When American Pharoah charged home at the head of a heart-stopping three-horse finish in this month's Kentucky Derby, the buzz went way beyond the usual can-he-do-it Triple Crown speculation.
Sure, the horse has a chance to make history. That comes automatically with a successful run for the roses at Churchill Downs.
The real question was whether the top challengers would follow Pharoah to Baltimore and create the possibility of a truly legendary Triple Crown series.
Of course, a Triple Crown winner is a rare thing regardless. There hasn't been one since Affirmed in 1978 and winning all three jewels has become more difficult as the owners of premier Derby also-rans have increasingly chosen to bypass the Preakness and rest their horses for the Belmont Stakes.
Not this year. The three California horses that battled down the stretch in Kentucky are back with a chance to turn this Triple Crown series into one for the ages.
It will be a special day at Pimlico Race Course if American Pharoah follows up on his impressive performance. Firing Line and Dortmund do not guarantee a dramatic Derby redux, but the presence of several high-quality challengers could take the race — and the series — to a level that might allow it to live in memory alongside some of the horseracing rivalries of the past.
Okay, we're getting a bit ahead of ourselves. Preakness Week is just getting underway and there are all sorts of fun and interesting things that are going to take place before Saturday's big race. The featured horses are set to arrive Wednesday and the post position draw will take place that night.
There's the famous Alibi Breakfast on Thursday and Black-Eyed Susan Day on Friday, so there'll be plenty of buildup without having to project this thing all they way out to the first Saturday in June in Elmont, N.Y.
The fact that the owners of Firing Line and Dortmund felt compelled to bring their terrific horses to Baltimore to stage a rematch of such an exciting Kentucky Derby works for Baltimore on a number of levels, including the one that has consumed the attention of the rest of the nation for the past two weeks.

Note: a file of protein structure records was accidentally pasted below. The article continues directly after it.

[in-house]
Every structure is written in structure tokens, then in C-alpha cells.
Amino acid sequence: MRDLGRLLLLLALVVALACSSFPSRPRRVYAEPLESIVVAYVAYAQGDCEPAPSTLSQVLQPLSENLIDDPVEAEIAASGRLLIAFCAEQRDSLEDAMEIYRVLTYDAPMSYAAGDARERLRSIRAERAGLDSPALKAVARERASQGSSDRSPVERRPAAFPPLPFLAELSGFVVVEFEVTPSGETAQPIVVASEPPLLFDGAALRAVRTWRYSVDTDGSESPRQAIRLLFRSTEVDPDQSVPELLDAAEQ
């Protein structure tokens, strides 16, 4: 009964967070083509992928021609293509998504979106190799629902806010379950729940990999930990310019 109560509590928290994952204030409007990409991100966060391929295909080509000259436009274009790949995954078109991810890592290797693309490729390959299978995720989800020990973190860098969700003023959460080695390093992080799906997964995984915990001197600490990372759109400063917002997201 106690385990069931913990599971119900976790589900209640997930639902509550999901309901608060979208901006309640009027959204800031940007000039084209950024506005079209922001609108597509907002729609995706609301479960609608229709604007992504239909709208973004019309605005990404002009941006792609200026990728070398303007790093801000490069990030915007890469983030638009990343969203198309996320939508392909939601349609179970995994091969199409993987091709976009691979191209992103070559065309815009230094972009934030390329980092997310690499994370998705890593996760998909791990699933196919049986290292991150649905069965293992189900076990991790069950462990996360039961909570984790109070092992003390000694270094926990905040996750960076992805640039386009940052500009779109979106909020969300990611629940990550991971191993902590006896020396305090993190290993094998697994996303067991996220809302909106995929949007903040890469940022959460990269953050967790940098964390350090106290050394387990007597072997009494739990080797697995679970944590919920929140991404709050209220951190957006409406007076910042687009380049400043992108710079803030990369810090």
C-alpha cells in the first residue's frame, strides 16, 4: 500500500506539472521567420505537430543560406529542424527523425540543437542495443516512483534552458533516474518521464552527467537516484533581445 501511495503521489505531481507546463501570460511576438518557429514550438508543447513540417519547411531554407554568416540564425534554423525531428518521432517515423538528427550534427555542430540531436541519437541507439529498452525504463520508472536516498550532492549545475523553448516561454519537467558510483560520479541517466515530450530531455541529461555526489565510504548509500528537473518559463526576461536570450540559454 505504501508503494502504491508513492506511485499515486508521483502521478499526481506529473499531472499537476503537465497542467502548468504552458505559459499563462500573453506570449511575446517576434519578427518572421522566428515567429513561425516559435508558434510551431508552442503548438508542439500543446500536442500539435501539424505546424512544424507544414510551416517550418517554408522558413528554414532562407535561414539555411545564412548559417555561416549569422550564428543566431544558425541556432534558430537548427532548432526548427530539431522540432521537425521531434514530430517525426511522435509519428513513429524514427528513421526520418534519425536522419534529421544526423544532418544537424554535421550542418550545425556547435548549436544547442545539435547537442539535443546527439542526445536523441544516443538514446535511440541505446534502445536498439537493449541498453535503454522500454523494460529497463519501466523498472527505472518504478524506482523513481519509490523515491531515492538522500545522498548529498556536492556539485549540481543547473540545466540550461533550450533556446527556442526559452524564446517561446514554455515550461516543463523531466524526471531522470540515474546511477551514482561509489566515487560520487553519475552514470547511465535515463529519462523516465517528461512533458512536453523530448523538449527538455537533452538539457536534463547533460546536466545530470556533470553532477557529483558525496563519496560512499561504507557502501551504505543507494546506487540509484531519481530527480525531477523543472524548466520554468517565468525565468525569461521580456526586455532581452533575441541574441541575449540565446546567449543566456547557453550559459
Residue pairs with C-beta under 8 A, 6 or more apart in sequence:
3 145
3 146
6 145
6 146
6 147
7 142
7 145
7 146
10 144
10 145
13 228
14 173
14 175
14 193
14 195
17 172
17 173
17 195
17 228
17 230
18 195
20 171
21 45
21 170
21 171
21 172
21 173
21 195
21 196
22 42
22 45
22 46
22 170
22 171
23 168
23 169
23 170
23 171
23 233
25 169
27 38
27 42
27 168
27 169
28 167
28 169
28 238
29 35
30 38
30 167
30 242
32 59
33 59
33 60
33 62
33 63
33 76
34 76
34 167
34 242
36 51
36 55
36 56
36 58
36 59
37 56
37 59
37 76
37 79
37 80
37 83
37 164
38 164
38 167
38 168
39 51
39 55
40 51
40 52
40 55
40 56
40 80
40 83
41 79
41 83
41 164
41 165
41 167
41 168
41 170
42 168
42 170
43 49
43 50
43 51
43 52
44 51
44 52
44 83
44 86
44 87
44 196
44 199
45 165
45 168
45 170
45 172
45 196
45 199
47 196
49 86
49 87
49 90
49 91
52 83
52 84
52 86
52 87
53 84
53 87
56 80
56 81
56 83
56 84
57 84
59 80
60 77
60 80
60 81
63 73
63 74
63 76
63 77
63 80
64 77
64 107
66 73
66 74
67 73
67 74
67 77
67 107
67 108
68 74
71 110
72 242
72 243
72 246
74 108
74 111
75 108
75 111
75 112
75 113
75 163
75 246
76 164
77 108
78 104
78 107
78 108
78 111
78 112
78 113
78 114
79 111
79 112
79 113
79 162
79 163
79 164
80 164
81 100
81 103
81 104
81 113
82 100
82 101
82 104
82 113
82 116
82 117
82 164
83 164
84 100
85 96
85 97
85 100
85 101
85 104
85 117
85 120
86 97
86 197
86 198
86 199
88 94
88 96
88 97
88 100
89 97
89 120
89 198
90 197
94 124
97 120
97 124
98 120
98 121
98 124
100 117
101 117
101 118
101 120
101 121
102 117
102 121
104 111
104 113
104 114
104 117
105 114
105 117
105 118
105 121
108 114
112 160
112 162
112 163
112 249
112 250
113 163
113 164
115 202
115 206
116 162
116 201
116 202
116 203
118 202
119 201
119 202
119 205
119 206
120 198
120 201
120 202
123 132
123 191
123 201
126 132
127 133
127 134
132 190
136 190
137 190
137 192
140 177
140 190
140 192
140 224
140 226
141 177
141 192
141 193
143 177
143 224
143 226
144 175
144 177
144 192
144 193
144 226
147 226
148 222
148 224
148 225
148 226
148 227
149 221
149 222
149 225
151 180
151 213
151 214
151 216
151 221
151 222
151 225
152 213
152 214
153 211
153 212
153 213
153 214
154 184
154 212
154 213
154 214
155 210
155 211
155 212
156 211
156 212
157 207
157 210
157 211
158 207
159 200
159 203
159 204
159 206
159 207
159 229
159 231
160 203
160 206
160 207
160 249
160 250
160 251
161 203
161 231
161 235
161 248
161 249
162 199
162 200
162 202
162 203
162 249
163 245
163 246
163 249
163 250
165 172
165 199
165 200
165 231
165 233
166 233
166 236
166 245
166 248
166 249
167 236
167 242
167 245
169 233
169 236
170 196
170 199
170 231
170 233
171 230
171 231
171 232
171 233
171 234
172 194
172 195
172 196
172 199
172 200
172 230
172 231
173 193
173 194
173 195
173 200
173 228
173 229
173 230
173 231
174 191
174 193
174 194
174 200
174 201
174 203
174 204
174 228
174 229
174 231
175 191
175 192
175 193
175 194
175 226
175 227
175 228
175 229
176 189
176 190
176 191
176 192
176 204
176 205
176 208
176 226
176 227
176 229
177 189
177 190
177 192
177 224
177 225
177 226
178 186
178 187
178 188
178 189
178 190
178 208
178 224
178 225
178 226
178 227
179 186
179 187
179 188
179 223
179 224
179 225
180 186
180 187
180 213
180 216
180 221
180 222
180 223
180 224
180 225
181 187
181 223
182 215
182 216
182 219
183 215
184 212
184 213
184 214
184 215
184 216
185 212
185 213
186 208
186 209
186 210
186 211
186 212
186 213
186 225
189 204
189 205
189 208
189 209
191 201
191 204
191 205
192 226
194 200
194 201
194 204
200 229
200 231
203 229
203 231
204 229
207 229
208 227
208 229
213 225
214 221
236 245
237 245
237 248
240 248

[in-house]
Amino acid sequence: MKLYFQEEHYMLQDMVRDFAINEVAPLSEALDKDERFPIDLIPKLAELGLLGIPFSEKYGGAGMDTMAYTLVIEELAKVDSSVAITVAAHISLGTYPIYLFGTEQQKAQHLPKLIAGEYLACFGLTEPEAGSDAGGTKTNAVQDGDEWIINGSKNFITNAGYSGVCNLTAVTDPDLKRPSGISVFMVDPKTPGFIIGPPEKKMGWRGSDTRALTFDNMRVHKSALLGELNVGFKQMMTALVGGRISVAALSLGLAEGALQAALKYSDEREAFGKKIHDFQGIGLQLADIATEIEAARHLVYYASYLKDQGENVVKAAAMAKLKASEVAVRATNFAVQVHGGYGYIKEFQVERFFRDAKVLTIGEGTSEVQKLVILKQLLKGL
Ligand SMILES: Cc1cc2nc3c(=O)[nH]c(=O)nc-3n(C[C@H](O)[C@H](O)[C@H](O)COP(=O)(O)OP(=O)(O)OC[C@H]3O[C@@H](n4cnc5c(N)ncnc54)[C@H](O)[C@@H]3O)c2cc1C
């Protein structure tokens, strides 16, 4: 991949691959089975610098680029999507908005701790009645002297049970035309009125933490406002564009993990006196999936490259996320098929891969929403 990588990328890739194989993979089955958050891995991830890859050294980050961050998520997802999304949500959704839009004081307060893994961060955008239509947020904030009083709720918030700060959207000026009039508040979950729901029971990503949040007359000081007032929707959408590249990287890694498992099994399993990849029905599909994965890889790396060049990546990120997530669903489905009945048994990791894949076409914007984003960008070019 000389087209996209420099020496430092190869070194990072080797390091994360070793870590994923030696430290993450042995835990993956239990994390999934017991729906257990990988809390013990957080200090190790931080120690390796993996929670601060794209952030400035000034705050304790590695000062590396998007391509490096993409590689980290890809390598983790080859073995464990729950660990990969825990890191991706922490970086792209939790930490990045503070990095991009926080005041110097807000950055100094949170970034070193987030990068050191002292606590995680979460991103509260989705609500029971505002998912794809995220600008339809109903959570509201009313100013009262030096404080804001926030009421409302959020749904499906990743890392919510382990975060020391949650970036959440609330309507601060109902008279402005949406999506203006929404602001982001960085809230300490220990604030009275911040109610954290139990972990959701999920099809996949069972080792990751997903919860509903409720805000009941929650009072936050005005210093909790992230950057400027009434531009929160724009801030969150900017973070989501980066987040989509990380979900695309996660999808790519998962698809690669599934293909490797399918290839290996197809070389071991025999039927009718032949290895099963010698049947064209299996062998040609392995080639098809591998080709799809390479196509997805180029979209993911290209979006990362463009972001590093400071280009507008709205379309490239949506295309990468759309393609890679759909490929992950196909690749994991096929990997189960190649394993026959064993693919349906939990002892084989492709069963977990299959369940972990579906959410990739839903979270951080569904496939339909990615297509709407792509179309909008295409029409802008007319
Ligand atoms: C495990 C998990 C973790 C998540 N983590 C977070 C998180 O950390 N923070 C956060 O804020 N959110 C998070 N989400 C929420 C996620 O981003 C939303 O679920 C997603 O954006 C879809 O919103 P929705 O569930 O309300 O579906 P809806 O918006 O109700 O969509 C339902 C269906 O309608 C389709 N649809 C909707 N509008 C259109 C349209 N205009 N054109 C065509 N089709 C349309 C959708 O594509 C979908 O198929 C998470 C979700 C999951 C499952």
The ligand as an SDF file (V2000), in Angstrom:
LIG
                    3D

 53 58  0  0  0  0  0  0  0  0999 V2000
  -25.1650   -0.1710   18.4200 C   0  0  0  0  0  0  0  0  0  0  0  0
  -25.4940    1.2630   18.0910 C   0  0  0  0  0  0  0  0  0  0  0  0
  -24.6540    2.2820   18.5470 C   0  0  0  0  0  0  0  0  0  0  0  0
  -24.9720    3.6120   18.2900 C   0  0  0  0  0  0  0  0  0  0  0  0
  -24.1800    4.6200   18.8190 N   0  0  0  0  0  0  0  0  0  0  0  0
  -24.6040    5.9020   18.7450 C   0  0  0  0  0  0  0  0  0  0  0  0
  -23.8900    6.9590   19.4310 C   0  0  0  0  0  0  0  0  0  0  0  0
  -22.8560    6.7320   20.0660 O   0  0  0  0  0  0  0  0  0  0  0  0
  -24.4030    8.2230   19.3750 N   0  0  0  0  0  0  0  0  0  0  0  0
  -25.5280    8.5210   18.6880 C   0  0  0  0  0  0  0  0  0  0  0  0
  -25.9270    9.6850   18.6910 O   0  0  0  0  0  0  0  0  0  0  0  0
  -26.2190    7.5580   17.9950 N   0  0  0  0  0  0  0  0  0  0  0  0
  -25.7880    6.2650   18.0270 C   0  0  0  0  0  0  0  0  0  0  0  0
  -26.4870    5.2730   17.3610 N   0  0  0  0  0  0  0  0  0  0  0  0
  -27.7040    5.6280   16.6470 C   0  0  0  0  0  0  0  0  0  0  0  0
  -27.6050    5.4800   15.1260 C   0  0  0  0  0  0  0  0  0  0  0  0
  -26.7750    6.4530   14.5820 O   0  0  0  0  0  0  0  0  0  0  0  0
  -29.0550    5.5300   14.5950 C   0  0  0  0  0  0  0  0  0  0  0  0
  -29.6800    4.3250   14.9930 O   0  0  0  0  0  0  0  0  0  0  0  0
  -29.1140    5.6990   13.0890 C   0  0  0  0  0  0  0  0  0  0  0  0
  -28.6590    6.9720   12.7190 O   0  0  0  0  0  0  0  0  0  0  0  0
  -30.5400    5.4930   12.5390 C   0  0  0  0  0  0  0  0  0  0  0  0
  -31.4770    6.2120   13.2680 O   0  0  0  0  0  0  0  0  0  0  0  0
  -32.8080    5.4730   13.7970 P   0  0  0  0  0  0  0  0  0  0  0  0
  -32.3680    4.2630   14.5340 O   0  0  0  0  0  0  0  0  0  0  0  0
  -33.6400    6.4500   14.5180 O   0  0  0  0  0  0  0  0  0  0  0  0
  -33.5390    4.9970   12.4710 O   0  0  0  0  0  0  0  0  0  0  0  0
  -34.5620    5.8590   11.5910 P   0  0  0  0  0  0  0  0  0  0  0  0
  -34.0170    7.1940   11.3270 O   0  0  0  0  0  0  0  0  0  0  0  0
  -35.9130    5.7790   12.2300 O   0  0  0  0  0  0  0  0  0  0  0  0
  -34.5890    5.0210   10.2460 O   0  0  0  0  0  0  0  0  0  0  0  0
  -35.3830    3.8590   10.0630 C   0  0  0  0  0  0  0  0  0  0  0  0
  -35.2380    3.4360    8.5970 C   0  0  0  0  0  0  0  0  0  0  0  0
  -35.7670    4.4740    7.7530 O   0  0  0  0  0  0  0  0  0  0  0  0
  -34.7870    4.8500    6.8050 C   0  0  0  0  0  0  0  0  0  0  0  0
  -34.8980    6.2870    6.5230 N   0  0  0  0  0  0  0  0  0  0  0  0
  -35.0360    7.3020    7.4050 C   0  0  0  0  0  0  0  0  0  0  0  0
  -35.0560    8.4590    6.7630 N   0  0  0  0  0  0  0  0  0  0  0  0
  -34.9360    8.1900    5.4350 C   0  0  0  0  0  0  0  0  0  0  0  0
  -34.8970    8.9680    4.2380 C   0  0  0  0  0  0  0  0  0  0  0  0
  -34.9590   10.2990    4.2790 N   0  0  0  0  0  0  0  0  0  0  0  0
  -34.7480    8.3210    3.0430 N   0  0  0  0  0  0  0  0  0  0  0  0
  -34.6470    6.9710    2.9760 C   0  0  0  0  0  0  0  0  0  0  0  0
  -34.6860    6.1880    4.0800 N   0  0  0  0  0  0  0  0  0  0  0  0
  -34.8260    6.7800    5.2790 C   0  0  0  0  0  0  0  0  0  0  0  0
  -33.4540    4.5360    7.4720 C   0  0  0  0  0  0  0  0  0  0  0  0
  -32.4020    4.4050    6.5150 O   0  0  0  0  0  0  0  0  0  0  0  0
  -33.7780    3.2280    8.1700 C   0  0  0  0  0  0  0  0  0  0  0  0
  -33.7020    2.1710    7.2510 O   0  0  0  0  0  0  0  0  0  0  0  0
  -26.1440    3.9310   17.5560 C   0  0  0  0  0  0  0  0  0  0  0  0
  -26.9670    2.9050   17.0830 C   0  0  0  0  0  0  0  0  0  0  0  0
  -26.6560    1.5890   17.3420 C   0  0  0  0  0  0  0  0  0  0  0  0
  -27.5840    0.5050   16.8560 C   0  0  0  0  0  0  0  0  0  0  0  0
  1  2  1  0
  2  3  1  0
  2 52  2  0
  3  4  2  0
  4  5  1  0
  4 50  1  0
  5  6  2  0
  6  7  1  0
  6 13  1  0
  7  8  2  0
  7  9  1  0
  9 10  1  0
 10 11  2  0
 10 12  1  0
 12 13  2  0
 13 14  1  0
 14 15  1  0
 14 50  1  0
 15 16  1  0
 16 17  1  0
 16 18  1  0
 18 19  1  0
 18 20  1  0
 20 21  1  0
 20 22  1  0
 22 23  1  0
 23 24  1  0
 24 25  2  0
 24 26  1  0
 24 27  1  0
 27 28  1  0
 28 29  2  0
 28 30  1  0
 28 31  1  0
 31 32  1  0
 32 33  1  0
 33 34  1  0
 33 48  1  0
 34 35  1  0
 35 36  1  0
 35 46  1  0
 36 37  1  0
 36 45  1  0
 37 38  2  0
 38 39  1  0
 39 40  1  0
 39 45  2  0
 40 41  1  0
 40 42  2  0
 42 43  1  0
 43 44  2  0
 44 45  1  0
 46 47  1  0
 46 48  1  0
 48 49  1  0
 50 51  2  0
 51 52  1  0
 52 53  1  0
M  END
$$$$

From a national image standpoint, Preakness week couldn't have come at a better time for a city ravaged by the civil unrest that followed the death of Freddie Gray while in police custody.
The last sporting event here to get big national publicity was the April 29 no-fan game at Camden Yards, which had to send a message to the rest of the country that Baltimore was not a safe place to stay and play.
Things have calmed down considerably since then, and Preakness officials do not expect any unusual security issues for Pimlico Race Course's two biggest race days of the year. So, if all goes well, the sports world will get to see a much different Baltimore than it witnessed from afar on the day the Orioles played to an empty house.
Whether American Pharoah will take the next step toward the first Triple Crown in 37 years is far from certain. He came out of the 18th post position to win the Derby against stiff competition — which is no small feat — but it was not his most impressive performance. So, there will be plenty of strategic intrigue for the hardcore racing enthusiasts.
The casual fans who flock to the year's biggest single sporting event in the region will largely be focused on whether Pharoah is going to be headed to the Belmont with a chance to win it all.
If so, it'll be a great thing for horseracing and a suiting followup to California Chrome's unrequited quest last year, though Pharoah's connections will be hard-pressed to put on the show that folksy Chrome owner Steve Coburn provided (for better and worse) after his horse won the Preakness and lost the Belmont.
Coburn complained bitterly after his chance to win the Triple Crown fell victim to two horses (winner Tonalist and place horse Commissioner) that had not run in either previous Triple Crown race and a show horse (Medal Count) that ran in the Derby but skipped the Preakness.
That kind of scenario is still possible, but the cream of the Derby field will be in Baltimore this week to assure that Pharoah earns his shot at history. What happens after that is a story for another day.
This week belongs to Baltimore and it couldn't have gotten here soon enough.
Read more from columnist Peter Schmuck on his blog, "The Schmuck Stops Here," at baltimoresun.com/schmuckblog.